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Narrowboat Adventures: Week Eight November 5, 2017

Three days in Leeds. We timed our arrival at Hurst Lock perfectly, arriving in the morning of the day before opening. We tied up for the day, conveniently near to a pub (great wifi) and took a taxi into Saltaire. This model village was built by the wealthy and philanthropic industrialist Titus Salt, his huge main factory building is now being restored and turned into art galleries and designer shopping. The workers houses of the village are privately owned homes and all look very much as they originally did. It’s a magnificent place to walk around.
There were three boats now gathered awaiting the one day lock opening. 
Saturday morning saw all the boats easily through the the partially restored lock and on our way until two hours later … People on the towpath started to call out to us that the next swing bridge was broken and couldn’t be made to open. Sure enough, the other two boats were tied up waiting. The electrically controlled swing bridge wasn’t responding to commands. A canal and river trust guy was already in attendance, but the bridge remained steadfastly closed to both road traffic (the gates were down) and boats.
Eventually at about 1600 it was decided that the bridge could/should be manually hauled open to let the boats through, before the technicians called it a day. 

Here we are off the L&L canal and on the Aire river,  moored up by the Armoury in Leeds Dock. Still waiting.

We headed on our way to our evening rendezvous with John’s sister, after losing most of that overcast but dry day,  then things went downhill as drizzle turned to rain, and the breeze picked up into a hooly. It was one of the forecast “named” storms arriving. We looked for somewhere to moor but were defeated by concrete ledges along the canal edge and had to keep going. As the wind strengthened and we became completely soggy the need to tie up became urgent. We eventually blew into the one remaining berth just outside Apperley Bridge and gratefully called it day. We cancelled all attempts to meet up and hunkered down by the fire.

found some time to work on my aqueduct tea cozy!

I finally had a moment to pull out the graph paper  (Stitch maps printed blank before I left) and began working on the design for next section of pattern for my DK blanket and began the arches on my Aqueduct tea cozy.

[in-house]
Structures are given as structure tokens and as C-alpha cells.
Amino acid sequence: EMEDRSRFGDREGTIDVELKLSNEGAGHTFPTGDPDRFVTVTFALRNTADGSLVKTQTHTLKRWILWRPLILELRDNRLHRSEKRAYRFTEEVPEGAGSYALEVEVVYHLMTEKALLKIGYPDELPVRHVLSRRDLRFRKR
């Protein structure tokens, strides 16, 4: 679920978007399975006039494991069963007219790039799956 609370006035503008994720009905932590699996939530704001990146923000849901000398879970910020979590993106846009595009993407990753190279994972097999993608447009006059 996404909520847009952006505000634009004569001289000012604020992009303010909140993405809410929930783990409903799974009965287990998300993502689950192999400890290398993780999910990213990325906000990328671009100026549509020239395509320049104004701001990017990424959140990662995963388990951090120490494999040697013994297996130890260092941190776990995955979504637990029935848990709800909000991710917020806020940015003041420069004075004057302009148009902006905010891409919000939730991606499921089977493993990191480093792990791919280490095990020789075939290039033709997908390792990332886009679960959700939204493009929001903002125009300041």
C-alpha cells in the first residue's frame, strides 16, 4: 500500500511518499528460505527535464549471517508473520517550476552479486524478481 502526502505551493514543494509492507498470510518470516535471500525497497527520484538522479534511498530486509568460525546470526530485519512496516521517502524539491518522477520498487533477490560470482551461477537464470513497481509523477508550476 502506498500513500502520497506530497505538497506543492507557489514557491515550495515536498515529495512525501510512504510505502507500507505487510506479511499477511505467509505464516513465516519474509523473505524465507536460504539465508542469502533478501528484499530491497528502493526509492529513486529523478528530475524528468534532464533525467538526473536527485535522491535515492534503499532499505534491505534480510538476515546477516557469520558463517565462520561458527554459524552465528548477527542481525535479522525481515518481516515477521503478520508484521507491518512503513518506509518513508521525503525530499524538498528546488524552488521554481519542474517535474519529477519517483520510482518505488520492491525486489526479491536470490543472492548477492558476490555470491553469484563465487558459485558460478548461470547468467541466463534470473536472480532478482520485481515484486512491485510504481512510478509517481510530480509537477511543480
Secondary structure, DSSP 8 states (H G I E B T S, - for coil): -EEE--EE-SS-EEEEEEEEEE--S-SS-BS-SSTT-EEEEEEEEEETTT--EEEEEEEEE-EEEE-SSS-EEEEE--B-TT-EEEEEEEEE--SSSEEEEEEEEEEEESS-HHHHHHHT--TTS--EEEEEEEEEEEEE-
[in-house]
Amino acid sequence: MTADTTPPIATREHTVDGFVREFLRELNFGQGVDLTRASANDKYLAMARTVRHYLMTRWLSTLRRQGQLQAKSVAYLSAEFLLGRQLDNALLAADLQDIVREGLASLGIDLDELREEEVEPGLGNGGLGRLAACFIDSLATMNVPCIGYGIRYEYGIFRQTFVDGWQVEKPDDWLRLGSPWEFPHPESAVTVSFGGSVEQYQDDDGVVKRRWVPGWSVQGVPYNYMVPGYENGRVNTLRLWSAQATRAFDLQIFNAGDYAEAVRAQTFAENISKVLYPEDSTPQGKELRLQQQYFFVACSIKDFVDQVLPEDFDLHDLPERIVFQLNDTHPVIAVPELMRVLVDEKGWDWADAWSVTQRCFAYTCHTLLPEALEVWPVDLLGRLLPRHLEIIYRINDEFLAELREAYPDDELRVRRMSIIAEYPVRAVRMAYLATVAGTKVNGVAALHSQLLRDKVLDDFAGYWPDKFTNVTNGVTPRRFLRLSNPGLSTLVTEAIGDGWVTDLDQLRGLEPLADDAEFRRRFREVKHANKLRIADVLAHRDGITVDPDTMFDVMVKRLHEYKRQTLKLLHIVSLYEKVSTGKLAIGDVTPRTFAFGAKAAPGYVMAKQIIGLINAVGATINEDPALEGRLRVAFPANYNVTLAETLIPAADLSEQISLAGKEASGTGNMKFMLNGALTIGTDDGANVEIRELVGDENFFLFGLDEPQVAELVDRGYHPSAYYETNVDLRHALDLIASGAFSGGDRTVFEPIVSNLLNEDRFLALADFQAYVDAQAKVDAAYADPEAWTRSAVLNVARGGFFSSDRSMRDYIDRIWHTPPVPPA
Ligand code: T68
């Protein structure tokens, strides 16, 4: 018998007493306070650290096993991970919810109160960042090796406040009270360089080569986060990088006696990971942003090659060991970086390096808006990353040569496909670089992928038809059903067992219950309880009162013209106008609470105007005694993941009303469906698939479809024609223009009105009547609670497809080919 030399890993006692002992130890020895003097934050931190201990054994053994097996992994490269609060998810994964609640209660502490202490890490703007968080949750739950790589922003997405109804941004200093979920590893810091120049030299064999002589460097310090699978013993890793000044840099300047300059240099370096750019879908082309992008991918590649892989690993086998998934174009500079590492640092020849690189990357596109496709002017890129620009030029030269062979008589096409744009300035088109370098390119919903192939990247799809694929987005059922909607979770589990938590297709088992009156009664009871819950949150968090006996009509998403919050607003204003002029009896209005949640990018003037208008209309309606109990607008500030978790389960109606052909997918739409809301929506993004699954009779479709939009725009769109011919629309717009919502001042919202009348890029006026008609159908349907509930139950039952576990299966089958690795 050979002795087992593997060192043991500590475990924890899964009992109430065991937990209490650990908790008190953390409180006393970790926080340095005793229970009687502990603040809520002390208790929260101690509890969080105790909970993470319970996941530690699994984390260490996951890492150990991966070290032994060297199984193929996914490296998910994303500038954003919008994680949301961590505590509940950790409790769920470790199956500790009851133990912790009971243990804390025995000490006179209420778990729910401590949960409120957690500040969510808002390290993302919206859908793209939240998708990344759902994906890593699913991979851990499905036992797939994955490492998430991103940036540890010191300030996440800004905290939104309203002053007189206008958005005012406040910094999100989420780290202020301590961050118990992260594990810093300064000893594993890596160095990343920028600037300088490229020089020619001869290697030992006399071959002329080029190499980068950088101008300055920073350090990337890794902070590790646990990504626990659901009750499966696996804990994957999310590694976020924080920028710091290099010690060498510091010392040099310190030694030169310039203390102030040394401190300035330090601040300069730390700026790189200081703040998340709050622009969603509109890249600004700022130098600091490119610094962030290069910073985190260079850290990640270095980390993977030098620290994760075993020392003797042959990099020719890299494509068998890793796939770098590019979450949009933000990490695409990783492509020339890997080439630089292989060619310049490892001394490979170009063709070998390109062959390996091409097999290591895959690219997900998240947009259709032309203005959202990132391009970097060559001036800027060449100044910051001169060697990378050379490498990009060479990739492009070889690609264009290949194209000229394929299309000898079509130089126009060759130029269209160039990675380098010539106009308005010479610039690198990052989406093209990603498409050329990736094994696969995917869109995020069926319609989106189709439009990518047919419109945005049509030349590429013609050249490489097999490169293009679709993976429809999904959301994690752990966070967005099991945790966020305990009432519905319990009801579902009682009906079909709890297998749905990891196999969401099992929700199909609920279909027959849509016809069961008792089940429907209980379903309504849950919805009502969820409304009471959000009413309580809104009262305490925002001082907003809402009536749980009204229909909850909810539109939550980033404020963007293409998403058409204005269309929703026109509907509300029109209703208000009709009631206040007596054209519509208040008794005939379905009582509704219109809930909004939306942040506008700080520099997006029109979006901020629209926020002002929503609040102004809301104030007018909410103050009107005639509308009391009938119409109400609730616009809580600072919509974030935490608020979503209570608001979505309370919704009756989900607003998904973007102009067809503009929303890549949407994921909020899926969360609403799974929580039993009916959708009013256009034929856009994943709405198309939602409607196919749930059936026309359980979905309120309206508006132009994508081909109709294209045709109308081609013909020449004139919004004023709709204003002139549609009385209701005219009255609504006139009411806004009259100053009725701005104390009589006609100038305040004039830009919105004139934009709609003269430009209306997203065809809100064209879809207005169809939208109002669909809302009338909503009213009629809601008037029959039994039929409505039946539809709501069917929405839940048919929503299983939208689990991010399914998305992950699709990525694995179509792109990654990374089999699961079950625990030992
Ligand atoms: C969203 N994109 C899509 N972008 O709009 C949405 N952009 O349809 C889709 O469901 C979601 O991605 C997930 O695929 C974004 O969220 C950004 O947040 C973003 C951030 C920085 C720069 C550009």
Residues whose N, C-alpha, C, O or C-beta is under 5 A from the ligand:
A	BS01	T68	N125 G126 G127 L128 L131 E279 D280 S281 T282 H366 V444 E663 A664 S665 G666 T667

taking on water in Leeds

Leeds was getting closer, mile by mile. The L&L is 127 1/4 miles in total. 
We pulled into the Granary Wharf to overnight before tackling the River Aire. We’d been told that the river was running high (as a result of the storm draining off the Pennines) and knew that we would have to wait until the water gauge was at least in the orange (ie. proceed with caution). 
We waited. The Granary Wharf gradually filled up with the other boats met at the bridge hold up. It was a convenient place to wait, other that there being no potable water or diesel available nearby. We were right in the old heart of the city, surrounded by restaurants, pubs and a wonderful market. We were also almost underneath the railway arches. The first morning the gauge dipped into the orange and we walked along the river to check the navigation challenges that awaited and by the time we returned, the gauge was back in the red again. 



Narrowboat Adventures: Week Seven October 25, 2017

Filed under: Canal boat,General Musings,Knitting Travels,Narrowboating,Travels — happystitches @ 20:00

A detail of the Leeds mural

 The Leeds & Liverpool Canal is 127 1/4 miles long and by last Friday, we only had 19 1/4 miles to go.  What adventures we have had on this stretch of the UK waterways!

I’m very familiar with the mileage as every milepost along the route shows the L’pool distance on one side and the Leeds on the other (always including the 1/4).   We were at the halfway mark about 12 days ago.

We successfully met up with our friends from Denver last week (they managed to spot several birds that we didn’t know existed, including a chough), and weathered the winds from Hurricane Ophelia that raked Ireland.

We made it to Skipton AND had our pork pie!

We spent a lovely day in Skipton, a beautiful city with enough bakeries, chocolatiers, and pie makers for an armada of boats. It’s hard to not overbuy with more food than we can store or eat! Later that week, we finally gave in and carried out a washday in Silsden, taking it in shifts to monitor the machines which all took different kinds of coins and tokens.

Boating in the rain is more fun with friends!

We then completed another successful rendezvous for our friends to be whisked on their way to York. We’ve had some heavy rain of late but have been managing to stay warm with the coal stove.

Standing at the top of the Bingley Five Rise locks: 60 feet in 5 staircase locks.

We came down the Bingley Five Rise staircase locks on Friday morning –  an impressive 60’ drop in only 350’ distance – I was glad of the on-duty lock keeper to assist. This is not the place to make a mistake. Some very substantial timbers are used to hold back the massive weight of water.

Knitting at Leeds station: I have actually started on knitting an aqueduct tea cosy.  Whilst waiting for the river level to subside, we made a quick visit with relatives, laundry in tow. 

 We arrived in Leeds on Monday!
After Leeds, the canal magically turns into the Aire and Calder and we will continue on towards the junction for the Huddersfield Broad Canal.

Flowers on the canal, Leeds